Since venous cannulation in children has become easier and extensive experience has been gained with total intravenous anaesthesia (TIVA) in adults, the interest in TIVA for children has recently increased. An intensified sensitivity of the operating room atmosphere to contamination with volatile anaesthetic agents is another important reason to choose intravenous techniques for paediatric anaesthesia. One of the most interesting agents for TIVA in paediatric anaesthesia is propofol. The pharmacokinetic and pharmacodynamic data for modern intravenous drugs is poor. Because the interpatient variability is relatively large, pharmacokinetic data can only provide guidelines for the dosage of propofol. Propofol has a rapid and smooth onset of action and is as easy to titrate in children as in adults. Propofol can be excellently controlled. Severe haemodynamic side-effects are missing in healthy children and plasma is cleared rapidly of propofol by redistribution and metabolism. There is no evidence of significant accumulation, not even after prolonged infusion times. Because propofol has no analgetic properties it must be combined with analgetics or a regional block for all painful procedures. The combination with the ultra-short acting remifentanil is a major advantage, but requires effective analgetic concepts for painful procedures. In comparison the combination of propofol with long acting opioids abolishes some of the favourable properties of propofol. Further studies of the kinetics and dynamics of propofol and other intravenous agents are needed in paediatrics which should focus on age, maturity and severity of illness. The whole importance of the propofol-infusion syndrome has to be cleared up urgently. TIVA has an important significance in paediatric anaesthesia for diagnostic and therapeutic procedures, especially where these have to be repeated. In day-case anaesthesia TIVA has advantages for all short procedures and for ENT and ophthalmic surgery: even after prolonged infusion children have an short recovery time. There is no evidence of agitation or other behavioural disorders after TIVA with propofol in paediatric anaesthesia. Propofol has anti-emetic properties. TIVA with propofol can be combined with regional anaesthesia advantageously to provide long-lasting analgesia after surgery. TIVA with propofol has been used successfully for sedation of spontaneously breathing children for MRI and CT and other procedures with open airways like bronchoscopy or endoscopy. Propofol facilitates endotracheal intubation without the use of muscle relaxants. Of course, in malignant hyperthermia TIVA will continue to be the technique of choice. Nothing is known about awareness under TIVA in paediatric patients. TIVA must be considered by comparison with the volatile agents. The use of ultra-short acting agents may cause problems such as awareness, vagal response, involuntary movements and in some cases slow recovery after prolonged infusion of propofol. But it is not known exactly how often this happens during paediatric anaesthesia. With TIVA an effective postoperative analgesia must be provided. Newer administration techniques such as the target-controlled infusions or closed-loop control systems are under development and will help to minimise the potential risk of overdosage with TIVA in paediatrics. At the present TIVA is an interesting and practicable alternative to volatile anaesthesia for pre-school and school children. TIVA with propofol in infants younger than 1 year old requires extensive experience with TIVA in older children and with the handling of this special age group and should be undertaken with maximum precautionary measures.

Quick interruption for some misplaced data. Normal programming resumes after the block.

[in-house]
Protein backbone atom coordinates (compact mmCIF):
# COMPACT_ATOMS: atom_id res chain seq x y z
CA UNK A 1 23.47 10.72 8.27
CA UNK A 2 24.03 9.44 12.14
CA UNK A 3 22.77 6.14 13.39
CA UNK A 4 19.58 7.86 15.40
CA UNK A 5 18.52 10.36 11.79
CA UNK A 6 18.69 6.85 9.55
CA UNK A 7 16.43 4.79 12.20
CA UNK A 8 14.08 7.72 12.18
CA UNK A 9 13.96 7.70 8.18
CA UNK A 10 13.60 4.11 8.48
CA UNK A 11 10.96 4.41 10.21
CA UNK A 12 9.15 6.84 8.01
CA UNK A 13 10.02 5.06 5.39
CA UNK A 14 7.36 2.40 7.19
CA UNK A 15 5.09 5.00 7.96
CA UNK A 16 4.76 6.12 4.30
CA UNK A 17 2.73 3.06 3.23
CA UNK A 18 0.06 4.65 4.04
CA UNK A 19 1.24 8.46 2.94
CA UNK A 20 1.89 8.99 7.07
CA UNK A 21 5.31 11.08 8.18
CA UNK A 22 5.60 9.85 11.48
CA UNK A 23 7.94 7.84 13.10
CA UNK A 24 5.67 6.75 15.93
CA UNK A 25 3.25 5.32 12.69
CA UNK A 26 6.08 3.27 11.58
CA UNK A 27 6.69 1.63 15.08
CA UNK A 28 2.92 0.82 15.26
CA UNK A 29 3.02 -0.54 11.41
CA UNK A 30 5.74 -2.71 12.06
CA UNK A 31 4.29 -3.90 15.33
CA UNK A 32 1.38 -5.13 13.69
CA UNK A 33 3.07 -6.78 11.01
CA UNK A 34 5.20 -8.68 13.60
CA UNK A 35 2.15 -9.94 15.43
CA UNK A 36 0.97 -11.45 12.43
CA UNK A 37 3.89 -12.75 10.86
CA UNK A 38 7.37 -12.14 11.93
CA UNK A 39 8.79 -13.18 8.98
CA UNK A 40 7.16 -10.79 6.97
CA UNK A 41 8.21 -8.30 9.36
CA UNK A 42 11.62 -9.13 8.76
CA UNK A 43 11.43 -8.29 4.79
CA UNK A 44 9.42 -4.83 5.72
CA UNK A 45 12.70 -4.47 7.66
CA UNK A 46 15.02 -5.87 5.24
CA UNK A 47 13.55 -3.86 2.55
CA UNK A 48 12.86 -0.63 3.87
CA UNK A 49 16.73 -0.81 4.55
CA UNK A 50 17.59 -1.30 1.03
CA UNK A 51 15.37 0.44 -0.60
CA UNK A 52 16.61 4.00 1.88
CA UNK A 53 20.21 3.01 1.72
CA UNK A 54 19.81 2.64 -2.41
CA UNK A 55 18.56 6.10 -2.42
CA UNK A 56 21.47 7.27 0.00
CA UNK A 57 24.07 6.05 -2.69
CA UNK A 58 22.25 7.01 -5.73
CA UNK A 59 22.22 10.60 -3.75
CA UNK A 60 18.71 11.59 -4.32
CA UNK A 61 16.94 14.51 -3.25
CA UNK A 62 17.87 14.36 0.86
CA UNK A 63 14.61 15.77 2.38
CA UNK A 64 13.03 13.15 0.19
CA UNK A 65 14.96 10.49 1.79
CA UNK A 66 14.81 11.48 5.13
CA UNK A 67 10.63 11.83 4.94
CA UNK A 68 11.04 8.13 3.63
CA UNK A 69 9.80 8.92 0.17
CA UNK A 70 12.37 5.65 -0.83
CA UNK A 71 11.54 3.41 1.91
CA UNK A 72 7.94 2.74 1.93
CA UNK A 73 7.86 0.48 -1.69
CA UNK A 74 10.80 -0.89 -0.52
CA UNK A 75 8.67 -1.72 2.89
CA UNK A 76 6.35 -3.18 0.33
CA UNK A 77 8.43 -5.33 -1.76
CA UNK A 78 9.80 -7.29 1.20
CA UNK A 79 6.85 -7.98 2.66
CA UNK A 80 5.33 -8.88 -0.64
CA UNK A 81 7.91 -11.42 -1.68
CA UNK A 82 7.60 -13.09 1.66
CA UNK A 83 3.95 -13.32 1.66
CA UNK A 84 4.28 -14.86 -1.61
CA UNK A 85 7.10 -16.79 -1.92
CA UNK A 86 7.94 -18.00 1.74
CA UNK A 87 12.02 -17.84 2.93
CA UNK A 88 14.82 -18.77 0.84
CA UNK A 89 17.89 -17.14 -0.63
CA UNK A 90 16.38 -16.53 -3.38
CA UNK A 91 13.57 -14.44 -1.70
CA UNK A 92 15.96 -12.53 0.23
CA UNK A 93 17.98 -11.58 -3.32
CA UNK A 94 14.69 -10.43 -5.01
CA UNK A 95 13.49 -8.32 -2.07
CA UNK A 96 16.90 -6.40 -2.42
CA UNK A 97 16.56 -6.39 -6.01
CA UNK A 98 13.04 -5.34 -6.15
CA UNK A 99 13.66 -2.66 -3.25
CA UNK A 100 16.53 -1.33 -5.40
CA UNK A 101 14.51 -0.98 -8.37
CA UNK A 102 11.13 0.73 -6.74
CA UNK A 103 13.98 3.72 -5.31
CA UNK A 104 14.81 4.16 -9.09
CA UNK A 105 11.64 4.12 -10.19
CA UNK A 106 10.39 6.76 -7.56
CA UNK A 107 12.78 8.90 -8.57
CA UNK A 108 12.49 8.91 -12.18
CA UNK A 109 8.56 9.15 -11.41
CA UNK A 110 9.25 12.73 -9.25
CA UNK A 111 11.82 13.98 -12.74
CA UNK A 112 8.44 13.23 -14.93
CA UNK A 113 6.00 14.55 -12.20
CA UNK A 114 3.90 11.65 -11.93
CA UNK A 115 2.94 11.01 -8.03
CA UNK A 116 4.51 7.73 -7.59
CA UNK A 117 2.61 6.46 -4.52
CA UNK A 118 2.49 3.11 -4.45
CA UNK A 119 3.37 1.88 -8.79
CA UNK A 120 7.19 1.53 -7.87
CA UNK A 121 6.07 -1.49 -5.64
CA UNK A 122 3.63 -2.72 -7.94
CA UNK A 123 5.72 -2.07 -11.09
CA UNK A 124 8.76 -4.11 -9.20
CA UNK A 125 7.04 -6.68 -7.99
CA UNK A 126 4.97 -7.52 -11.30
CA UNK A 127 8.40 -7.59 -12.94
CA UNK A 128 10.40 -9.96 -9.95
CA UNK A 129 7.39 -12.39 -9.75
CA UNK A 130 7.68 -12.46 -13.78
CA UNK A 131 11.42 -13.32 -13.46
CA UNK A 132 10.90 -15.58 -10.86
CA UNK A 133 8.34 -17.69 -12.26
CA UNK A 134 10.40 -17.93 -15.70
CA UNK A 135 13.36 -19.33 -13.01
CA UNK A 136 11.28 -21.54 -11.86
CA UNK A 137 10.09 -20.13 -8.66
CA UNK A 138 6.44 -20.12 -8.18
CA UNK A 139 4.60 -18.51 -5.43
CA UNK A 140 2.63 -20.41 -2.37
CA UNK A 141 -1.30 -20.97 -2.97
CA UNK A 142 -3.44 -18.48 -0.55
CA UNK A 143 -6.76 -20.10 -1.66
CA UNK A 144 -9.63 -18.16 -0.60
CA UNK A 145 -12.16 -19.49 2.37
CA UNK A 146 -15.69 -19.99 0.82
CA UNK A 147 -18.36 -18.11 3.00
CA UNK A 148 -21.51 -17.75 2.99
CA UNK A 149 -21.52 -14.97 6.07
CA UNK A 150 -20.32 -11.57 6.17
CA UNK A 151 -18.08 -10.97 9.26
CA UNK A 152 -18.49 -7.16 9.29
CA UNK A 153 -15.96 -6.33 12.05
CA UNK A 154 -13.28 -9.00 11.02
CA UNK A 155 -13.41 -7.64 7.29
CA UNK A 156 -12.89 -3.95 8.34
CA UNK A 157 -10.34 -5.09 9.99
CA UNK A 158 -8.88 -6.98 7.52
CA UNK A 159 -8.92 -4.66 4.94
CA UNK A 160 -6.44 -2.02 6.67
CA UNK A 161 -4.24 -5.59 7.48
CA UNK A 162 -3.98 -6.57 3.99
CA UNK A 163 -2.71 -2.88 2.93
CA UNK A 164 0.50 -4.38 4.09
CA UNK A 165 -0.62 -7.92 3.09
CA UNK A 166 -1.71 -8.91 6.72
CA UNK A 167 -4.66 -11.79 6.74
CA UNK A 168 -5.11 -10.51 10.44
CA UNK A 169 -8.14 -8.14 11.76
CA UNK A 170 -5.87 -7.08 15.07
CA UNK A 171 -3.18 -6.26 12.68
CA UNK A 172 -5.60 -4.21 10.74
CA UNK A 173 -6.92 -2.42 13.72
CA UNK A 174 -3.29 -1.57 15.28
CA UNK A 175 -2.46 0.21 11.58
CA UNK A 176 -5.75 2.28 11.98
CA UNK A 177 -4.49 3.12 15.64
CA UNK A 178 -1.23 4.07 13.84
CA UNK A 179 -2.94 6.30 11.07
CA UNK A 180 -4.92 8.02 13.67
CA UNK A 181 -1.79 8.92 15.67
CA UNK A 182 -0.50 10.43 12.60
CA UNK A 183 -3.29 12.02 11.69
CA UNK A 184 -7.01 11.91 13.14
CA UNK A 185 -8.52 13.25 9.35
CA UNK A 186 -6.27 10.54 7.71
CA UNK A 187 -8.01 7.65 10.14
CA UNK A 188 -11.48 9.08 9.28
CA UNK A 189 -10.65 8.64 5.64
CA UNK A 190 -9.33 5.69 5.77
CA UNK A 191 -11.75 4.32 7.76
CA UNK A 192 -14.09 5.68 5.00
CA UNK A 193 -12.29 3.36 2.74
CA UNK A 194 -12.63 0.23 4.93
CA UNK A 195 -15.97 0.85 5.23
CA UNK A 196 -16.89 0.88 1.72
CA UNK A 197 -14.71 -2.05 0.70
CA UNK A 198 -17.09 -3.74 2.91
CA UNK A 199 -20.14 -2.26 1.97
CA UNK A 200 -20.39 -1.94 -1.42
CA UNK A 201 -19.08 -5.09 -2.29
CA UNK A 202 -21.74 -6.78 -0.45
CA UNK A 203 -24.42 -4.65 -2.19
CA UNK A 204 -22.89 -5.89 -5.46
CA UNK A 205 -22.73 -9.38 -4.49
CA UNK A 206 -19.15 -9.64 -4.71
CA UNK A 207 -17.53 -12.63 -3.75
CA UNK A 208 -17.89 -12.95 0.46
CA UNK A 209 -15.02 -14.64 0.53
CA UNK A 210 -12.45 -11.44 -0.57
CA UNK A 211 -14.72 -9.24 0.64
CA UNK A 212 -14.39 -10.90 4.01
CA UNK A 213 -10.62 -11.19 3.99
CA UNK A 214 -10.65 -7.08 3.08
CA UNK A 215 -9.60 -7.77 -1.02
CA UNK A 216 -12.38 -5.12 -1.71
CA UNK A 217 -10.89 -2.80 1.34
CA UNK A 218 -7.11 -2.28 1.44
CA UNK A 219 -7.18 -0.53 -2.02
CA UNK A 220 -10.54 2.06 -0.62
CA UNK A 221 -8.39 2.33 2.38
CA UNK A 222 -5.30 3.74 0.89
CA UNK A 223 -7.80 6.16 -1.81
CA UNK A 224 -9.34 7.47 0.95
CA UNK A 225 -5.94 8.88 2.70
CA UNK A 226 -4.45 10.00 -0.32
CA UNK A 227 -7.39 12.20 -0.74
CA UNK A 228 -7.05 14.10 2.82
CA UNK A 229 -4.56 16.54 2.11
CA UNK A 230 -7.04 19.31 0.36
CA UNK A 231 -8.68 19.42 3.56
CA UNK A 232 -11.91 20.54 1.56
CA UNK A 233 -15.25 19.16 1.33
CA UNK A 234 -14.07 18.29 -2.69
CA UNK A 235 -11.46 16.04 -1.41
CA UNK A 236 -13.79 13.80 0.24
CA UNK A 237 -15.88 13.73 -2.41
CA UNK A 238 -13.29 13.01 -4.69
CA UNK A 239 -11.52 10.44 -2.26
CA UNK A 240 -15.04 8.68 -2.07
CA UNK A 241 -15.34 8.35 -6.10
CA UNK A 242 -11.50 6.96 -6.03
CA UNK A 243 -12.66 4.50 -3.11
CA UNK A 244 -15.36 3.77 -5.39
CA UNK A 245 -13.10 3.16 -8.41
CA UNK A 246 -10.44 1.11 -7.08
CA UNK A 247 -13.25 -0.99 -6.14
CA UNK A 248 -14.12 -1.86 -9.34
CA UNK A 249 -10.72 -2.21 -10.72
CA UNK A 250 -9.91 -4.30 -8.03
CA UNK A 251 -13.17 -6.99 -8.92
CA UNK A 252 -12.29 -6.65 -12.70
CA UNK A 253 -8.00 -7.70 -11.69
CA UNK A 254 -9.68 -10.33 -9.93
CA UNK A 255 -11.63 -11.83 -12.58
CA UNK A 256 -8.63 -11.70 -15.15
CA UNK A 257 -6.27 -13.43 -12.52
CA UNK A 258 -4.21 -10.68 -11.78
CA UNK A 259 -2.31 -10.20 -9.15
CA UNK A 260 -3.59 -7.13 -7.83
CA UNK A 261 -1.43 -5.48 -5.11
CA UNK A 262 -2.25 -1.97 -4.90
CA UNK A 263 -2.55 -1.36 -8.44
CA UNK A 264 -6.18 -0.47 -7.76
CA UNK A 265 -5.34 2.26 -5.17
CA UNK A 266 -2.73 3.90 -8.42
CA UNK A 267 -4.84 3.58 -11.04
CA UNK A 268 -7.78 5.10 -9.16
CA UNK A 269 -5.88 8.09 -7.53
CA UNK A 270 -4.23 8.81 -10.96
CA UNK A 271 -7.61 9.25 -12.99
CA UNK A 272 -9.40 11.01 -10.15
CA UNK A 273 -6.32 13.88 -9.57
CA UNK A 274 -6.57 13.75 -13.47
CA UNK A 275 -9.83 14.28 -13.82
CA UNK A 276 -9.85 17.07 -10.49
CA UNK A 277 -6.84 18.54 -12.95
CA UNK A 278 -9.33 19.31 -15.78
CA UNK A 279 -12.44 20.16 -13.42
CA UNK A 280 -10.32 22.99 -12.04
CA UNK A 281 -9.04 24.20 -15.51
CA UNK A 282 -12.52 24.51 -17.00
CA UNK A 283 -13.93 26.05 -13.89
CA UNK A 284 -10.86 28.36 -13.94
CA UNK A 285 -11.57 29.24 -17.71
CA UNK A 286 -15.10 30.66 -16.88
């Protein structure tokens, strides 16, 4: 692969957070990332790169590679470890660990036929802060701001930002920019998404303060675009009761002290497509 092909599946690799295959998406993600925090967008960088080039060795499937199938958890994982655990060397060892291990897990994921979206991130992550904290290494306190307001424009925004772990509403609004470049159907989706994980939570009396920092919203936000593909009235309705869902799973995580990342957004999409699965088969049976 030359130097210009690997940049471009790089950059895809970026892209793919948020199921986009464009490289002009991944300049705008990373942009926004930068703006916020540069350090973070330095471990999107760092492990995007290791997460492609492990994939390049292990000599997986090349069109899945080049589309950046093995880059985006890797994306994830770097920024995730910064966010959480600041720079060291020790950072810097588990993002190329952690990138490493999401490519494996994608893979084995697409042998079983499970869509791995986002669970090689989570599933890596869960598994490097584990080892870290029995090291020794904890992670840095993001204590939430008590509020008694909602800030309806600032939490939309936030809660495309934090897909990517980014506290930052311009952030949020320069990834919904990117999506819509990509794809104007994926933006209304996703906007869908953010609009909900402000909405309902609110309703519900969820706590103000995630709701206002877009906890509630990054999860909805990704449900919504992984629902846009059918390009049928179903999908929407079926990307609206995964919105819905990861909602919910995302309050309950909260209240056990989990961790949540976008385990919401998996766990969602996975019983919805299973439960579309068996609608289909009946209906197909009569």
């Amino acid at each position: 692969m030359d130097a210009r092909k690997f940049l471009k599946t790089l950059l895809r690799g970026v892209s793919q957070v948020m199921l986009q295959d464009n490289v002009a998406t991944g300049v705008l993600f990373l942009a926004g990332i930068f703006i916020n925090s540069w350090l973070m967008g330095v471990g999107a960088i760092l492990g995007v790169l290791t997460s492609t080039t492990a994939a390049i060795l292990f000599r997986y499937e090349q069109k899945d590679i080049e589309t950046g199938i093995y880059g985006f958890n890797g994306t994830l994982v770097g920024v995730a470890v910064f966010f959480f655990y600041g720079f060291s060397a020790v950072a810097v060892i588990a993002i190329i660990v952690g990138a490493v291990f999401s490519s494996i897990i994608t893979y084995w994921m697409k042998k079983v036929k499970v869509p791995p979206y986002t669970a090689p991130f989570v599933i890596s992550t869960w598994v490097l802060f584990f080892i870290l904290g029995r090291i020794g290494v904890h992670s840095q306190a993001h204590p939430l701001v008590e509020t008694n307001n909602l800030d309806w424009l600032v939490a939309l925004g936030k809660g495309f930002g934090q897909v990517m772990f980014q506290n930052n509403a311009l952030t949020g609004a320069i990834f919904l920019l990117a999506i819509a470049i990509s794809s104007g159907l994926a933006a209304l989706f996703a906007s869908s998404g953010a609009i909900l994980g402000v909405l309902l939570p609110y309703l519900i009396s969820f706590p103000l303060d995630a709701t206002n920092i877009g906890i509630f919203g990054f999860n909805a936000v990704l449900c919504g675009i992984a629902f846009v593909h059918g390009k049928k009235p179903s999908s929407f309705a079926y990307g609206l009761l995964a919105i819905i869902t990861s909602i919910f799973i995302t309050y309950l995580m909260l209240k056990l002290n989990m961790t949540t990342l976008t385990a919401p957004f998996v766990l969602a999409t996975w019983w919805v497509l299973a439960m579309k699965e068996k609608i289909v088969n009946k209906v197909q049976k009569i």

Keywords

TIVA Intravenous anaesthesia Propofol Paediatric anaesthesia 

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© Springer-Verlag 2003

Authors and Affiliations

  1. 1.Klinik für Anästhesiologie und Operative IntensivmedizinHELIOS Klinikum Berlin
  2. 2.Klinik für Anästhesiologie und Operative IntensivmedizinHELIOS Klinikum BerlinBerlin